Then they start making babies during the night. Trust me.

The doctor shrugged, told me to RICE (Rest, Elevate, Compress and Elevate) the sprain, and sent me off. Quite happy to have dodged that bullet, I limped back home.

 

Everything went well for a few days — the swelling decreased, leaving only a vivid bruise on both sides of my ankle, like a poorly executed combination of a Jackson Pollock painting, and a purple zebra’s coat (they’re a thing, look it up).

At some point though, I noticed that there was some play in my articulation. If I shook my leg around, the foot felt like it was dangling. I felt like I was turning into one of those zombies, whose limbs are held only by a tendon or two.

But still, it didn’t hurt…

…until two days later, when it started to really hurt like hell.

It rose gradually, throughout the day, making me start to take some of the prescribed painkillers. By 2 am, though, I was still shuffling around in my bed, my ankle throbbing, when I realized that I was approaching the daily limit for paracetamol intake (that’s 4 grams a day for an adult, in case you are wondering — and an overdose can be both fatal and very unpleasant — not a good way to go). There was only one thing left to do: head back to A&E.

A&Es on a Saturday night are different from Saturday afternoons. You’ll still see elderly people with breathing problems or fractures (elderly people can be up at all hours), but much fewer kids with bad colds. A casual glance might make you think that the truck-hit rugbymen have been replaced by partygoers who look like they fell off an elevator shaft, but if you look closer, you’ll notice that they are the same persons: they’ve just changed clothes, and are much drunker.

The triage nurse once again proceeded to take my pressure and temperature.

“No, sorry, it’s my ankle.”

He looked down. “Doesn’t look too bad.”

“Yes, the swelling has come down by now, I sprained it a week ago. But it hurts a lot now. I’ve had three grams of paracetamol over the past 24 hours, and I still can’t sleep.”

He looked at me skeptically, and handed me a low-priority ticket: tough luck.

A couple of hours later, a sleep-deprived doctor took a glance at my ankle. It still looked like a very ugly zebra sock.

“How long have you said it’s been?”

“One week.”

“And it’s still badly bruised. And you say it hurts?”

“Hell yeah, even after three grams of paracetamol.”

“It’s a really bad sprain. You should have had a cast made last week. Why didn’t they make one?”

I shrugged. “Well, it didn’t hurt.”

“But now, it hurts.”

“Yes.”

“So you should have had a cast.”

“Sure, but last week, it really didn’t hurt.”

“But now, it hurts, right?”

“Yes.”

“So you should have had a cast.”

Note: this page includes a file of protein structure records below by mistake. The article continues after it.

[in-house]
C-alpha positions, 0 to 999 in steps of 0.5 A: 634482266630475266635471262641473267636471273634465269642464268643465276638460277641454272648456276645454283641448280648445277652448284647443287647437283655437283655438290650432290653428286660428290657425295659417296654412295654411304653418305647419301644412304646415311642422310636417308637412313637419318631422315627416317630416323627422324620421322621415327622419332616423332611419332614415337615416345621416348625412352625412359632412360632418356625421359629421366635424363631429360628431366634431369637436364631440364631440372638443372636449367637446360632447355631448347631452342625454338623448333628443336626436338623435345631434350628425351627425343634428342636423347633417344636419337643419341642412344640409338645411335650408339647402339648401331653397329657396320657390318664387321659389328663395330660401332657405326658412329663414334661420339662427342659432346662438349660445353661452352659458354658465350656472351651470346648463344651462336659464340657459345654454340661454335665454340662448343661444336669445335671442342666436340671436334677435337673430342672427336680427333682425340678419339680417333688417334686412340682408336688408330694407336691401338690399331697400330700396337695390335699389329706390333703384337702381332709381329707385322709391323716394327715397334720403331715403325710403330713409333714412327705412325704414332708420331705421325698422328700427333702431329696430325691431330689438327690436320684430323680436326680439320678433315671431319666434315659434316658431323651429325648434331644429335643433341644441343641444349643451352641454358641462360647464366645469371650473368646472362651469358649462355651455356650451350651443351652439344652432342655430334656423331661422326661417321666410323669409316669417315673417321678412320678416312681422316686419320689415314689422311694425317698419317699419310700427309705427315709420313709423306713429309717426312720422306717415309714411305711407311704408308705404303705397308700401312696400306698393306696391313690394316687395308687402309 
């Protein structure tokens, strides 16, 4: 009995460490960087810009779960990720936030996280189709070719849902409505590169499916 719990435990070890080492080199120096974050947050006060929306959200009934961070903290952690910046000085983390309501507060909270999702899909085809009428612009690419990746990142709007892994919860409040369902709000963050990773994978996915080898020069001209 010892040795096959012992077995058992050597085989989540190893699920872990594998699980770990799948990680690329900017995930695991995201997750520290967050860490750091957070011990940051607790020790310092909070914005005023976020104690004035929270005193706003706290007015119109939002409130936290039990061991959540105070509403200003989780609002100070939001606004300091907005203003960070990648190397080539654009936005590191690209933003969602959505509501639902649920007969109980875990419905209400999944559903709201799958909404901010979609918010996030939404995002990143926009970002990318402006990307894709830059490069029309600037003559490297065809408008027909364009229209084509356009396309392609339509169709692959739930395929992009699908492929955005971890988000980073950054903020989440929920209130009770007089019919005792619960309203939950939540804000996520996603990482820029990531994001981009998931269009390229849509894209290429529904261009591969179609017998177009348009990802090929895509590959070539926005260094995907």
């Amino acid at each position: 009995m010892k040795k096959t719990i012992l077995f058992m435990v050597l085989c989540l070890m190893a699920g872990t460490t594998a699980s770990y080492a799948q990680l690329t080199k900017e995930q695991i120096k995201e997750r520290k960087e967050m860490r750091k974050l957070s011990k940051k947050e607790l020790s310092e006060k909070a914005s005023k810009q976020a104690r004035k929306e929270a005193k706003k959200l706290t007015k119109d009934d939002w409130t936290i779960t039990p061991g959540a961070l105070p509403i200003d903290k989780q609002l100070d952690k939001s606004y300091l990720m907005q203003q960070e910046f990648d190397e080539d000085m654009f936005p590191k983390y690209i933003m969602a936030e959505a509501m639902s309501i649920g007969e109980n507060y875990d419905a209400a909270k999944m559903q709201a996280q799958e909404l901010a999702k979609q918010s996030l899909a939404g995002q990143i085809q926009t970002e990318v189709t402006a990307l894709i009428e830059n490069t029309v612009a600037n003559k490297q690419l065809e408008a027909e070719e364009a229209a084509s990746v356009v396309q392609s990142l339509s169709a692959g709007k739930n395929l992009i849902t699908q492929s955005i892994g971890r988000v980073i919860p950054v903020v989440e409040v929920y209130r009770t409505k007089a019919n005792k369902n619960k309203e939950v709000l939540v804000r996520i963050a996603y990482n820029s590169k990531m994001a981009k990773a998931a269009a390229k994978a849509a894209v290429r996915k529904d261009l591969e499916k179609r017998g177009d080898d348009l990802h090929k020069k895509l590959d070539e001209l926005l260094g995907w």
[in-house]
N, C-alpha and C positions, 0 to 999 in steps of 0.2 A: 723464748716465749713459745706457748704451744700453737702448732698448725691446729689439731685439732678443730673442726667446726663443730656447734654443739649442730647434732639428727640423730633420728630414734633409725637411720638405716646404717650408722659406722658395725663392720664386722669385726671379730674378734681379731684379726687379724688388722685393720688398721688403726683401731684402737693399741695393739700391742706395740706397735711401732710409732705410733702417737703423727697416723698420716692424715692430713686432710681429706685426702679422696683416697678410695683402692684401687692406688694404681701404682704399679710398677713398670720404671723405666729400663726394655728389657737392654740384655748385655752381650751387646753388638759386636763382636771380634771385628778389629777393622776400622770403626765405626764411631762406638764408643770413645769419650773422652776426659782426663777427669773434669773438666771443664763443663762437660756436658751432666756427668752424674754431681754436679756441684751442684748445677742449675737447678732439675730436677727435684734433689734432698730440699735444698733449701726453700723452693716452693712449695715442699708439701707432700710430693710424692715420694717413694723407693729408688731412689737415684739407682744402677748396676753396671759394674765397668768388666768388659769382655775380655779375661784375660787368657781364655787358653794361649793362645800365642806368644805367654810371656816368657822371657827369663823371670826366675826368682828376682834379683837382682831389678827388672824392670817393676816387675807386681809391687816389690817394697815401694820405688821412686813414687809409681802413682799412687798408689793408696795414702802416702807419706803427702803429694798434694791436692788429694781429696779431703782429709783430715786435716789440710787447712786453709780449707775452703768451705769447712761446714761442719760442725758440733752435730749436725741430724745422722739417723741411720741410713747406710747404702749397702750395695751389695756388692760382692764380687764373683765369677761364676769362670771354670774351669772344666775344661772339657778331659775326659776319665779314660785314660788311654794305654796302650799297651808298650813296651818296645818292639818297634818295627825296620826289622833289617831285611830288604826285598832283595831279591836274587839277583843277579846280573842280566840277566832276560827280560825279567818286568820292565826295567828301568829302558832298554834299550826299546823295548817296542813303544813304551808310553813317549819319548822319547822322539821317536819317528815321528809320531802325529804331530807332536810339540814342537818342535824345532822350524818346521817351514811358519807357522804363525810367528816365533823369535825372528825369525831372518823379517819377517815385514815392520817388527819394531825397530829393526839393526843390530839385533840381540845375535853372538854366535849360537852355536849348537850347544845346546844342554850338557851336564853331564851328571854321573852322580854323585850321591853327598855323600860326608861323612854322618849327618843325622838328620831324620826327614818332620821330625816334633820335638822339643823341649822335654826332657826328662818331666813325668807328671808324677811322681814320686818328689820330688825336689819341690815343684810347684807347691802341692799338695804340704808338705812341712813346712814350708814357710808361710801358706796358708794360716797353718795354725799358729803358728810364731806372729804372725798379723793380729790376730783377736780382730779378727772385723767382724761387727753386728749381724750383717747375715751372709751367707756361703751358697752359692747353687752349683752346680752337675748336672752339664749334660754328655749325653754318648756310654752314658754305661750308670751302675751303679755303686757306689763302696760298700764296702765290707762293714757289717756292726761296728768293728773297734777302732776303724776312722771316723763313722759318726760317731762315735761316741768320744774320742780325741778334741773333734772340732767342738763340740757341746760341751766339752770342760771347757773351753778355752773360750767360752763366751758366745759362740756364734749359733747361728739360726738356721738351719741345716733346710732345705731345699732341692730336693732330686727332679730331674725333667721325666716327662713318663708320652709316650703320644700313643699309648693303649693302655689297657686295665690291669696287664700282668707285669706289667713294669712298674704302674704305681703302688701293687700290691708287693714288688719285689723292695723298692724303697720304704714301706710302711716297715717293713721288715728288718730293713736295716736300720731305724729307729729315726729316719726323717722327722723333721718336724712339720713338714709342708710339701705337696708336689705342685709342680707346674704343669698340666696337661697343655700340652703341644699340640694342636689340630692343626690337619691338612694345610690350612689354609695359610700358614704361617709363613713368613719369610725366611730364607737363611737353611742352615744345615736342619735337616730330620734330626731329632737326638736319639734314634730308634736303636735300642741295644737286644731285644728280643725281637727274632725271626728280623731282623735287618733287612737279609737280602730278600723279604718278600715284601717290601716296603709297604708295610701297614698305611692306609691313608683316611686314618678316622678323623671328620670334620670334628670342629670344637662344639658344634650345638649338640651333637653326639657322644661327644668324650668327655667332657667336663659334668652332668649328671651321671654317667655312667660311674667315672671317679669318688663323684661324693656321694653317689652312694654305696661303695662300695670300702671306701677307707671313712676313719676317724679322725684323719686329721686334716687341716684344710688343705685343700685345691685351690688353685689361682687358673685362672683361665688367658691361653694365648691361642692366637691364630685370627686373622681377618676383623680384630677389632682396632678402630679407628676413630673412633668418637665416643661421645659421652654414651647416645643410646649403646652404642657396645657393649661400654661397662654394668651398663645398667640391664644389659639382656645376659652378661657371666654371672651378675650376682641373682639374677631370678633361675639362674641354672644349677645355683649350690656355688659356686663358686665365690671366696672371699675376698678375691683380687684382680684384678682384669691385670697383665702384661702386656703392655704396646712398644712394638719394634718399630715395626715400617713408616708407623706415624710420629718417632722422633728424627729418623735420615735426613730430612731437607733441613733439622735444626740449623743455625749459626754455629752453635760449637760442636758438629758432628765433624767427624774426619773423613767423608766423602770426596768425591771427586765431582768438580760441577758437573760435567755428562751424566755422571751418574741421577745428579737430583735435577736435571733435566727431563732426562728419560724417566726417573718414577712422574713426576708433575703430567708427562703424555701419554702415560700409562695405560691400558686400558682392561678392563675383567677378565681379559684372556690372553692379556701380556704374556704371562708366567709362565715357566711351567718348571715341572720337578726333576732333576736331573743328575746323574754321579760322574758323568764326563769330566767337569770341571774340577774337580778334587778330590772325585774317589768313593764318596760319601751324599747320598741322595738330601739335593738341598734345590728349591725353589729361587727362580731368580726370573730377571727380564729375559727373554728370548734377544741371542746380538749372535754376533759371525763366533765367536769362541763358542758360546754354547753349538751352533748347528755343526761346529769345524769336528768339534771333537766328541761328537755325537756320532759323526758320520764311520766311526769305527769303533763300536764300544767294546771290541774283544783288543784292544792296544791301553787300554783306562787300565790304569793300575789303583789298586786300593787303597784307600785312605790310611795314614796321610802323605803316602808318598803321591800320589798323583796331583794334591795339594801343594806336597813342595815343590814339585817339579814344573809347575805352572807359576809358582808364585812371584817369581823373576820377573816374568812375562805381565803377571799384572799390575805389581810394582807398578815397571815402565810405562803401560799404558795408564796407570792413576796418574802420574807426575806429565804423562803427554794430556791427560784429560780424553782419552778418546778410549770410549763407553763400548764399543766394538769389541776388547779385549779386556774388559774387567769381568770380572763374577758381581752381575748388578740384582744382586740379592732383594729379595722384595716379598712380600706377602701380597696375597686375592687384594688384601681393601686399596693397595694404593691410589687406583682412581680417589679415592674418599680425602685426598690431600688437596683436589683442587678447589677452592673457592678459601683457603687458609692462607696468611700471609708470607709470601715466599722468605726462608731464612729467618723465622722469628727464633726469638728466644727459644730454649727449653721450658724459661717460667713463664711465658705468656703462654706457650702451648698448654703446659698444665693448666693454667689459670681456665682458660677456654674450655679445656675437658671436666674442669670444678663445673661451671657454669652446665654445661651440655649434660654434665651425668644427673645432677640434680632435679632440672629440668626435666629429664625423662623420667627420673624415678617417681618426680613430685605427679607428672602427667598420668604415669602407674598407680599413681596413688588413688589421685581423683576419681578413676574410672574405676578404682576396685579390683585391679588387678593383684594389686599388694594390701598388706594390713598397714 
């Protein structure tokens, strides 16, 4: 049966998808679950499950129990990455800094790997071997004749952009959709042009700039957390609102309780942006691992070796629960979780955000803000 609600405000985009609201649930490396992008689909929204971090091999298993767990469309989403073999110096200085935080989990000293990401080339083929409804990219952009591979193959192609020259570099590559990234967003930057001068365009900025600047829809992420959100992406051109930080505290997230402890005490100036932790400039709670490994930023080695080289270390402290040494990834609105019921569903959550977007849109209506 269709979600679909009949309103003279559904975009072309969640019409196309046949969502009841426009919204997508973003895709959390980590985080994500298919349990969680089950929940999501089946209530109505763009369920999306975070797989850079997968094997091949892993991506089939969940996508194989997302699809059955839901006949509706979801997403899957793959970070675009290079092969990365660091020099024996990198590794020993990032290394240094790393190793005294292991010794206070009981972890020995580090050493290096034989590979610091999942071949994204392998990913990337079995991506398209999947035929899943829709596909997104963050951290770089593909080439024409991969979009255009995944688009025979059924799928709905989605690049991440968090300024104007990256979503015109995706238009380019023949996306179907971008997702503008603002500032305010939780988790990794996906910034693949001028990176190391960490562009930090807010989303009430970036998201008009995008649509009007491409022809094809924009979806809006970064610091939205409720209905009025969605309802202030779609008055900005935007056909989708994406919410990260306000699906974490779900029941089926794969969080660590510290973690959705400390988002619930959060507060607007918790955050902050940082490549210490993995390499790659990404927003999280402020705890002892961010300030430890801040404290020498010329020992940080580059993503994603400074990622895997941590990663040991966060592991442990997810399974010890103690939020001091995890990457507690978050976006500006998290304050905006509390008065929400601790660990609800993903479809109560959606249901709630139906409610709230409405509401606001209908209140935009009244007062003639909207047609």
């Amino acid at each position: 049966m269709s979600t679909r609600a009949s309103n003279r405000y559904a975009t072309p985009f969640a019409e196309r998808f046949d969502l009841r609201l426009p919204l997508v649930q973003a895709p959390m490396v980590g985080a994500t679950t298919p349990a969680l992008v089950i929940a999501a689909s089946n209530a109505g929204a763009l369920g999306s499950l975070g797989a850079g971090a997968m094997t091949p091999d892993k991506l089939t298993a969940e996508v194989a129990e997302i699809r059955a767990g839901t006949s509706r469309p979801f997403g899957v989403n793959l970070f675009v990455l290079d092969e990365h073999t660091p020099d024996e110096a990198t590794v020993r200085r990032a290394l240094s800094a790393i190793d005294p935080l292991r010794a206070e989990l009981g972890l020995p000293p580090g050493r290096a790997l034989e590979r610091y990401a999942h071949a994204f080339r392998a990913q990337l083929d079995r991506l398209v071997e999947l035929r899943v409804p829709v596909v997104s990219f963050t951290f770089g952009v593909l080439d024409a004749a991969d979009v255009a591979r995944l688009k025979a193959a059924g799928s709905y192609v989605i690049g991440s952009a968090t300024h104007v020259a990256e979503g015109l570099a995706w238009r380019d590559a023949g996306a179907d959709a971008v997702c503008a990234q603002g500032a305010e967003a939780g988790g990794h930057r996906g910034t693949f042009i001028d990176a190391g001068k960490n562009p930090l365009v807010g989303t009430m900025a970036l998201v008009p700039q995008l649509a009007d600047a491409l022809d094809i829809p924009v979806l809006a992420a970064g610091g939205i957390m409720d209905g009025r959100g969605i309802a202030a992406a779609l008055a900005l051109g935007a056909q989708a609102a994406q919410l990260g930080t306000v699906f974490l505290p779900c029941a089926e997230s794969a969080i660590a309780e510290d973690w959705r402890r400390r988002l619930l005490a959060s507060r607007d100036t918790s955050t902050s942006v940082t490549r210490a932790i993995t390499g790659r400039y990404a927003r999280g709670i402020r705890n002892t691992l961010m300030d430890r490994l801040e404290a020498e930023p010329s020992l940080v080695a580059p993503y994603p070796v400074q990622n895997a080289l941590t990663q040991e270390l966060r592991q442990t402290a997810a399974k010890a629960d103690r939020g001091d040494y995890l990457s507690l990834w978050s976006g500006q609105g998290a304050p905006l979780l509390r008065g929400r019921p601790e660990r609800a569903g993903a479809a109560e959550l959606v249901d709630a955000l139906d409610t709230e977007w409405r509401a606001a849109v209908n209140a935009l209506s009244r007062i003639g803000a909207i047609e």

I was tired too, so it took me several more cycles to realize the doctor and I were caught in a loop. I raised a hand. “Hold that thought. Do you have a time machine?”

“A what?”

“No, nothing. So, should I get a cast now?”

“What? No, it’s too late. You should have a brace, though.”

“Can I get it now?”

“At 5am on a Sunday? No, you’ll have to come back on Monday morning.”

I sighed. “OK… So what about the pain?”

“I’ll give you anti-inflammatories, and some painkillers.”

I sighed in relief, and waited for the prescription.

Instead, after a few minutes, a nurse came to me with a few pills. They looked very familiar…

“What is this?”

“Paracetamol, for the pain.”

I pushed the box back. “I don’t need it. I have plenty at home.”

The nurse raised her hands. “Sorry, I can’t take them back. They’ve been prescribed, you have to take them.”

I stared at her, but she wouldn’t budge.

“What about the other pills? The anti-inflammatory?”

“The pharmacy is closed at night. You’ll have to come back at after 8.”

So I took the paracetamol, and limped back home for the (very short) remaining part of the night.

A few hours later, I returned to the hospital’s pharmacy with my prescription. Retrospectively, something should have jumped at me on the sheet, but I was sleep-deprived and in pain, and I just handed it to the pharmacist.

Ten minutes later, he returned with an impressive stack of boxes.

“Wait. What’s that?”

“Five days’ worth of anti-inflammatory for the swelling, and eight of paracetamol.”

I slapped myself. “I don’t need the paracetamol. I have plenty.”

“I’m sorry, I can’t take it back now. There’s your name all over the boxes.”

I sighed. “How many pills are that?”

“Fifteen of the anti-inflammatory, and eight, sixteen, twenty four… Thirty two of the paracetamol.”

My ankle was killing me, so I just gave up, and took the pills.

I now have God knows how many boxes of paracetamol in my closet.

And I can hear them at night, making babies.